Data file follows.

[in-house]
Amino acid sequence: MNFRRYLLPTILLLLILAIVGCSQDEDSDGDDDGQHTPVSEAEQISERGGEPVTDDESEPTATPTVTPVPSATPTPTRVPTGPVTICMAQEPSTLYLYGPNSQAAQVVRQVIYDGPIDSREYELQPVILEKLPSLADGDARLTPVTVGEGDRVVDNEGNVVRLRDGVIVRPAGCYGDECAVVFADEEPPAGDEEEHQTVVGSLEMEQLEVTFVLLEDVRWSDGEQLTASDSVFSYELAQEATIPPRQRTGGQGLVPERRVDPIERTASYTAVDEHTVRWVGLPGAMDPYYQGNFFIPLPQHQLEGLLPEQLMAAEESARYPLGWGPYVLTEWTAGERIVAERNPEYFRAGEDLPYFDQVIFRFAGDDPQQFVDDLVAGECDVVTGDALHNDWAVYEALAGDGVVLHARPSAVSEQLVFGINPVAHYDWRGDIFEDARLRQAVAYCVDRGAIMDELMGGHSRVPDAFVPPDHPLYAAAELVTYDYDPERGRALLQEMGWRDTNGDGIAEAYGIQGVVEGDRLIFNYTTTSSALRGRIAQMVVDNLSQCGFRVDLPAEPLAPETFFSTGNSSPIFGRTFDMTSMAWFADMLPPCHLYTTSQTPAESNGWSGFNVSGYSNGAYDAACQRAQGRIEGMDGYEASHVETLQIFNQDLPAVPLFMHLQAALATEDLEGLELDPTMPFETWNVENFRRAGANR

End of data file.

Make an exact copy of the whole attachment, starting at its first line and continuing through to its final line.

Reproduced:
[in-house]
Amino acid sequence: MNFRRYLLPTILLLLILAIVGCSQDEDSDGDDDGQHTPVSEAEQISERGGEPVTDDESEPTATPTVTPVPSATPTPTRVPTGPVTICMAQEPSTLYLYGPNSQAAQVVRQVIYDGPIDSREYELQPVILEKLPSLADGDARLTPVTVGEGDRVVDNEGNVVRLRDGVIVRPAGCYGDECAVVFADEEPPAGDEEEHQTVVGSLEMEQLEVTFVLLEDVRWSDGEQLTASDSVFSYELAQEATIPPRQRTGGQGLVPERRVDPIERTASYTAVDEHTVRWVGLPGAMDPYYQGNFFIPLPQHQLEGLLPEQLMAAEESARYPLGWGPYVLTEWTAGERIVAERNPEYFRAGEDLPYFDQVIFRFAGDDPQQFVDDLVAGECDVVTGDALHNDWAVYEALAGDGVVLHARPSAVSEQLVFGINPVAHYDWRGDIFEDARLRQAVAYCVDRGAIMDELMGGHSRVPDAFVPPDHPLYAAAELVTYDYDPERGRALLQEMGWRDTNGDGIAEAYGIQGVVEGDRLIFNYTTTSSALRGRIAQMVVDNLSQCGFRVDLPAEPLAPETFFSTGNSSPIFGRTFDMTSMAWFADMLPPCHLYTTSQTPAESNGWSGFNVSGYSNGAYDAACQRAQGRIEGMDGYEASHVETLQIFNQDLPAVPLFMHLQAALATEDLEGLELDPTMPFETWNVENFRRAGANR